We have to talk about how we talk about the climate crisis
We need to talk about how we talk about climate. The “no, seriously, we’re all gonna die” approach is how many activists unknowingly start the conversation about global warming. Environmentalists like me are trained to use scientific facts and figures to convince people to protect the planet.
There’s no doubt that the reality is scary. The International Panel on Climate Change concludes that we have a decade until we cannot reverse the dramatic effects of global warming. Every day new studies surface on melting glaciers, devastating flooding, and rapidly warming oceans. Closer to home, the 2018 New York Times reports that our children’s Yellowstone will be dramatically different because of climate change.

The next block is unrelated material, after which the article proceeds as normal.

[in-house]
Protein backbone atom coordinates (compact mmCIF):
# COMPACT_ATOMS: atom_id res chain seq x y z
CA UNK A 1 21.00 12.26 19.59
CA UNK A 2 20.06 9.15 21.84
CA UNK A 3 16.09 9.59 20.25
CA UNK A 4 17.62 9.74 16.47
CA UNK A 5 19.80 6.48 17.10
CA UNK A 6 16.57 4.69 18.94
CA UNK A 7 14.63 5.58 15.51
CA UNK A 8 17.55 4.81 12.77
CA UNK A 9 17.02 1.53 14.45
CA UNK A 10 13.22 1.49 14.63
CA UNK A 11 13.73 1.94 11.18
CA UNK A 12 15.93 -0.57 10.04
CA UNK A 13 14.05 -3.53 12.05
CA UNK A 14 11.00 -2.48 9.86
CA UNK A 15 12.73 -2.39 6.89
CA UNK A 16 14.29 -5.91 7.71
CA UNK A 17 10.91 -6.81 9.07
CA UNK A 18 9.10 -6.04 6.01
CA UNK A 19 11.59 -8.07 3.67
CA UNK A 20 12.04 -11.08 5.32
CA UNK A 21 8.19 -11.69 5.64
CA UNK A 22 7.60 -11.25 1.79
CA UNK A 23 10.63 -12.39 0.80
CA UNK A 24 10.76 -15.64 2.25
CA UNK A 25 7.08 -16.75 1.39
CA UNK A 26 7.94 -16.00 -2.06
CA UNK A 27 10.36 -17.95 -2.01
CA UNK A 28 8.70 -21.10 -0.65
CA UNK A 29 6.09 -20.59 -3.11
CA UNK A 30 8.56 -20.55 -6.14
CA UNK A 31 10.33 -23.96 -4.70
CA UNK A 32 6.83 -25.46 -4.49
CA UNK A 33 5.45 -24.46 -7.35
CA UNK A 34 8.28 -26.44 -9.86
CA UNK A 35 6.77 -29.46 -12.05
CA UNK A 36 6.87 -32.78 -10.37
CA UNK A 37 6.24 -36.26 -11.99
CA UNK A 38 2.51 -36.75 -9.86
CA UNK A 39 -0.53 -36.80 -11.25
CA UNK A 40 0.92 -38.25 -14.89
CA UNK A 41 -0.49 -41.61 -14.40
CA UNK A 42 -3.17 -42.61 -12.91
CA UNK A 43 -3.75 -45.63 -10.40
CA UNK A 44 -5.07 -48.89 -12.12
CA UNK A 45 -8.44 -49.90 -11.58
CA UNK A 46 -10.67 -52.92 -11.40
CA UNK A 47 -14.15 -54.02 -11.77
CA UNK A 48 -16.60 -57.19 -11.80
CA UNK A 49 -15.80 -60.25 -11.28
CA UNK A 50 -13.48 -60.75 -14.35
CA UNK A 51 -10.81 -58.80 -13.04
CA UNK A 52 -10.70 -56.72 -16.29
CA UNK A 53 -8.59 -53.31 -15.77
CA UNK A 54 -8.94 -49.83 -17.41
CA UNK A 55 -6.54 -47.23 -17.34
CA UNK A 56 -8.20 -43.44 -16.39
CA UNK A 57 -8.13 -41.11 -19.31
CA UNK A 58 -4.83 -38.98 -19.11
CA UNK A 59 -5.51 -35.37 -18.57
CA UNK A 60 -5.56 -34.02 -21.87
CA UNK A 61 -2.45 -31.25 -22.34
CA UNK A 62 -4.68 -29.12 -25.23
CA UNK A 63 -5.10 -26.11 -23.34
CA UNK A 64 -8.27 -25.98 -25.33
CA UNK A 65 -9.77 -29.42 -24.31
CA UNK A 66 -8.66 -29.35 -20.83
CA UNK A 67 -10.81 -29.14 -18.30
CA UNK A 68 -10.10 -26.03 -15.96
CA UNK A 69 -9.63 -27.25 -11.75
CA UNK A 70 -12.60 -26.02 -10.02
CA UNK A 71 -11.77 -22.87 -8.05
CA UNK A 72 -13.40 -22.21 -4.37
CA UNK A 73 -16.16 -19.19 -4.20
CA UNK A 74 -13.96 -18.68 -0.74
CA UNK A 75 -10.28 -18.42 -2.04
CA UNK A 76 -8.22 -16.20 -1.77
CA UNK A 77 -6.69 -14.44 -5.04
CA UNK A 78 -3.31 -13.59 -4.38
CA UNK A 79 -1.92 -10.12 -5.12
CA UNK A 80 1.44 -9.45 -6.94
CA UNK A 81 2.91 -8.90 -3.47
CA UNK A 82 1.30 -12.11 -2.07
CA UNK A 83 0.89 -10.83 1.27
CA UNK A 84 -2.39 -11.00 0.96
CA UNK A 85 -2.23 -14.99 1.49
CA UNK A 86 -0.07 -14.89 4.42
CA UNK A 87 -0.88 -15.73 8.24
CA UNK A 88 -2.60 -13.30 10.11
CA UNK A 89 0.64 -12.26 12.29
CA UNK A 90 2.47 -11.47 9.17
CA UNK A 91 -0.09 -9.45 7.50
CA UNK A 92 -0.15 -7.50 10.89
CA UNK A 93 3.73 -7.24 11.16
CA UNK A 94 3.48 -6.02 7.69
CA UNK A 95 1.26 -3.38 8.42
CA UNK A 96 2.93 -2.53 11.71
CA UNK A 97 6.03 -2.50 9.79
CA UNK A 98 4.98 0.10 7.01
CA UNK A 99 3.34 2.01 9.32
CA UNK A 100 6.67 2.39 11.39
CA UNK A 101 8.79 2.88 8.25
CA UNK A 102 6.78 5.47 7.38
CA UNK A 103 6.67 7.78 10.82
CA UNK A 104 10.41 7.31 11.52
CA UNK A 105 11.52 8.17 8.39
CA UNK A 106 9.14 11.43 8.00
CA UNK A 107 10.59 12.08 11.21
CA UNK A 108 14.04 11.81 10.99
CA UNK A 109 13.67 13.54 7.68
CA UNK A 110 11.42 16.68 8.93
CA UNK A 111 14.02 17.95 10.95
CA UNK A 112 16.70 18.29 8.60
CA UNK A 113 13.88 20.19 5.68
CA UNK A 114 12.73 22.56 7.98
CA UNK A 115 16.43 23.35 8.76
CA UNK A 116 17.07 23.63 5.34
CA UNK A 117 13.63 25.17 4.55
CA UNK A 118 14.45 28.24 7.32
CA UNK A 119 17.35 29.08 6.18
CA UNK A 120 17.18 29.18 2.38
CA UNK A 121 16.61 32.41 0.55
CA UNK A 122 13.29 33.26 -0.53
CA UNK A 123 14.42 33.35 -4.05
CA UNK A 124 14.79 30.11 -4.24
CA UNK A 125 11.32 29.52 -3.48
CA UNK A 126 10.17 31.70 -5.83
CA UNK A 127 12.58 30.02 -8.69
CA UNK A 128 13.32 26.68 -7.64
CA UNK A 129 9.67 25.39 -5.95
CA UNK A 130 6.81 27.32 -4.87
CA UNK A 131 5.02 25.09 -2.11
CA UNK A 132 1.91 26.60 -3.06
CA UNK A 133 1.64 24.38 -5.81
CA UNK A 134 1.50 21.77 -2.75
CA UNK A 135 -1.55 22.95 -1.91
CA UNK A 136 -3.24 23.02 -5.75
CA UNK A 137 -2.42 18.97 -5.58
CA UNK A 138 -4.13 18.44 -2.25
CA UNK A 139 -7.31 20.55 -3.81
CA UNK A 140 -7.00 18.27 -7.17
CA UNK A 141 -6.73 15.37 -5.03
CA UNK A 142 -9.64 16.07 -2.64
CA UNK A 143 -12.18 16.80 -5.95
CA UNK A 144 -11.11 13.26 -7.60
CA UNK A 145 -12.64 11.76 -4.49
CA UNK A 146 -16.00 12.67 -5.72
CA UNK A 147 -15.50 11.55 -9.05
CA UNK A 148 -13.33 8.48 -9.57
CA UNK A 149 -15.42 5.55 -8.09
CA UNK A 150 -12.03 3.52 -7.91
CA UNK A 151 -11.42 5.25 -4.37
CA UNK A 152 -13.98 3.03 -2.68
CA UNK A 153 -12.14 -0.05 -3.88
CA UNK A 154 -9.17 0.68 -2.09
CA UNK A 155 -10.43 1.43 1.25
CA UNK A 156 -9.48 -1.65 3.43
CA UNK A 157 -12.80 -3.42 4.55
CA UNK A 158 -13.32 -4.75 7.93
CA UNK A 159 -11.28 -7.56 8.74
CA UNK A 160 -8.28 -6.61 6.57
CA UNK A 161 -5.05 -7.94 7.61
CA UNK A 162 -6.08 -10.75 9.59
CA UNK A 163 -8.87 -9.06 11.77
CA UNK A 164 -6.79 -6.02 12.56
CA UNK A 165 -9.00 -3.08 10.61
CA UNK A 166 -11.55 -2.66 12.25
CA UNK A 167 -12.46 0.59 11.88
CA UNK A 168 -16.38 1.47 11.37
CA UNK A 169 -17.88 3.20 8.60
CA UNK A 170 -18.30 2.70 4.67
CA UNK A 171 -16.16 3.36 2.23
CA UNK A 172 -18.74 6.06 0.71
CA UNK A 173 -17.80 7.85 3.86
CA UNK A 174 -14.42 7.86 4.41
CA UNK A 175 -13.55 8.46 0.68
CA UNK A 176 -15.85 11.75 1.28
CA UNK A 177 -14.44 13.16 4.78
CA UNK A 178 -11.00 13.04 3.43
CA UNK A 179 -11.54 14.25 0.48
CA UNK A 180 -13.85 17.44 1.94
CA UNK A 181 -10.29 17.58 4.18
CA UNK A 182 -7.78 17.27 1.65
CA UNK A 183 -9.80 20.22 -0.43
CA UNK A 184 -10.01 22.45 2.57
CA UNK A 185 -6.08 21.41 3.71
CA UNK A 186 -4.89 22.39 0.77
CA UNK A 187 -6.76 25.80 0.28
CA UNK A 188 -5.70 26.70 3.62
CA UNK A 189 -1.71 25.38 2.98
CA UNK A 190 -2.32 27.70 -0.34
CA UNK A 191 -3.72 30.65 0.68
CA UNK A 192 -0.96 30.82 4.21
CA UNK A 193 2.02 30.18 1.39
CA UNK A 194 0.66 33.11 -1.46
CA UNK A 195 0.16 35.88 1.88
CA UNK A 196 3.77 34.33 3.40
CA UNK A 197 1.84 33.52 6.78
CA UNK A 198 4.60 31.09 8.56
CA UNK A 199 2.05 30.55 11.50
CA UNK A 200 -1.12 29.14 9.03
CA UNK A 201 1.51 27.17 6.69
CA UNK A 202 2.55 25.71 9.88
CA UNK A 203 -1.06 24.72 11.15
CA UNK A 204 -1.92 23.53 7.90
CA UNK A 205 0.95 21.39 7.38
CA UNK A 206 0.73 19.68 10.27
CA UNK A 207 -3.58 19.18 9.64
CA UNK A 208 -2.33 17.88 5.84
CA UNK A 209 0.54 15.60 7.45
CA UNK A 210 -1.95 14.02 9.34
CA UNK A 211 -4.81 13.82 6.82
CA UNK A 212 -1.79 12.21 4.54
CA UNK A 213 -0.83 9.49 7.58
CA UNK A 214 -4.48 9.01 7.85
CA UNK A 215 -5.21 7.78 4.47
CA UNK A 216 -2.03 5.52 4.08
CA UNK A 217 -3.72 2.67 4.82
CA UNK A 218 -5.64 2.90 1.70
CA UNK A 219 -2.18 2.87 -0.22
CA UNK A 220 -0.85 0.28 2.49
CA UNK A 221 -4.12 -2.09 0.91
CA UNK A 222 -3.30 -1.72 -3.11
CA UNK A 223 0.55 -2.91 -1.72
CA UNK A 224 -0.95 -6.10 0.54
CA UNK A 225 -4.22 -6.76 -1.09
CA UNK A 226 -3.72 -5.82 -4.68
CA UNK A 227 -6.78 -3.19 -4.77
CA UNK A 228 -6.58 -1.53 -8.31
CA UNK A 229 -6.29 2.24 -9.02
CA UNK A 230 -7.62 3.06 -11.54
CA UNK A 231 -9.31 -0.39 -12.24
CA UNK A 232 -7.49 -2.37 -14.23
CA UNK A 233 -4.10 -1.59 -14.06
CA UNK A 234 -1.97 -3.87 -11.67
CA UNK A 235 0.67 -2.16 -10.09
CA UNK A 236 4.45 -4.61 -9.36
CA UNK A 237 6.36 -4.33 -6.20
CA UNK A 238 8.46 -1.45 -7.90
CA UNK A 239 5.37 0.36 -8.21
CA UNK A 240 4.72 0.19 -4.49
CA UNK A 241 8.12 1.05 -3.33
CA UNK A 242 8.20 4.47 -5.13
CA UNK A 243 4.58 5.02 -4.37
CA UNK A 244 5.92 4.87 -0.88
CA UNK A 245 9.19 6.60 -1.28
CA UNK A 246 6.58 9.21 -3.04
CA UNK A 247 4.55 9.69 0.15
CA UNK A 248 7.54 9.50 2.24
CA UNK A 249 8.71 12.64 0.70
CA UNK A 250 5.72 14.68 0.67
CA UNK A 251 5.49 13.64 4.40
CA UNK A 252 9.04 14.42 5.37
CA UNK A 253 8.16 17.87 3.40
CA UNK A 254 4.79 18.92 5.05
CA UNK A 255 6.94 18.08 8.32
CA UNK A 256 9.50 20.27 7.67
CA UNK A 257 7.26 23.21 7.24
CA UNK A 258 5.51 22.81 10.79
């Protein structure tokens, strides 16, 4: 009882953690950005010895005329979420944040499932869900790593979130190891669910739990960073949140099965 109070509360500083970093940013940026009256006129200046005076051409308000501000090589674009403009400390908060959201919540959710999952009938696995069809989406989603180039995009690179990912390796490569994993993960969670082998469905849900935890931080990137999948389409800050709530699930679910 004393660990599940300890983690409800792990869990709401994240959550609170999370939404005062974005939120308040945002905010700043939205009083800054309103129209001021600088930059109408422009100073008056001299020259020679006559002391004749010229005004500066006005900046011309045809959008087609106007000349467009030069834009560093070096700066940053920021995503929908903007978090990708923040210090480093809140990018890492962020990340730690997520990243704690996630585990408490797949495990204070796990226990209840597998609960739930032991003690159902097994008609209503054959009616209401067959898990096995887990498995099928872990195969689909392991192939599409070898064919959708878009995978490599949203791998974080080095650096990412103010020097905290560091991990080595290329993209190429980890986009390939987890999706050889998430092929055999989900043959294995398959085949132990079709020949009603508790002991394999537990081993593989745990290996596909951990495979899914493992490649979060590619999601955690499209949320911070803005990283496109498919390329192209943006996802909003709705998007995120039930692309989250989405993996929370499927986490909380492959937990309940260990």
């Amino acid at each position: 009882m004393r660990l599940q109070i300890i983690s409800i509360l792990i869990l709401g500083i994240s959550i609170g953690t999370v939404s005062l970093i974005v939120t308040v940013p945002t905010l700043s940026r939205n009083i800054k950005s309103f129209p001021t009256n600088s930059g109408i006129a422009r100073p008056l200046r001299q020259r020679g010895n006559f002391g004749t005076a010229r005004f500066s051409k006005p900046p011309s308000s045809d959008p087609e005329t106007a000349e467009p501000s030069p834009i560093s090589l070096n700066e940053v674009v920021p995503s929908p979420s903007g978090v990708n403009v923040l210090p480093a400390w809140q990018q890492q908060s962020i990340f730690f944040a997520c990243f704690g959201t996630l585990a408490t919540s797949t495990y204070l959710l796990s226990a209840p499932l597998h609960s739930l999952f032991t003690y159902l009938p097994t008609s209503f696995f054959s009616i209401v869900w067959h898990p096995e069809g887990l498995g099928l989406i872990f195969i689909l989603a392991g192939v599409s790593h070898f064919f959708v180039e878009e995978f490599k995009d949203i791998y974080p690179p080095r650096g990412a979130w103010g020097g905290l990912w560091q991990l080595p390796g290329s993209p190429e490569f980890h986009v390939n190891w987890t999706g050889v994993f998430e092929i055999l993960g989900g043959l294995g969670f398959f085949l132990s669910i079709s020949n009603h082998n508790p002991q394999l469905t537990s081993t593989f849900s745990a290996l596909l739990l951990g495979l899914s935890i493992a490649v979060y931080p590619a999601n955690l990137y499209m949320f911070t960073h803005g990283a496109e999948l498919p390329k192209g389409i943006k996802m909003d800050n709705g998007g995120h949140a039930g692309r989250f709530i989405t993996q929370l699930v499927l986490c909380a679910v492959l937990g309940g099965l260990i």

But the problem is that many of us can’t handle the truth. The calamitous scientific warnings don’t scare most of us into action — even people who believe that global warming is an existential threat. Instead, we want to curl under a blanket, watch Netflix, and act normal. Jonathan Safren Foer in his recent book, We are the Weather: Saving the Climate Begins at Breakfast, makes the case that global warming is too big to comprehend and that individual action can seem futile.
Environmentalists need to shift the conversation by celebrating positive solutions to climate change that have immediate benefits whether or not people “believe in” global warming.
Please check out the full op-ed here.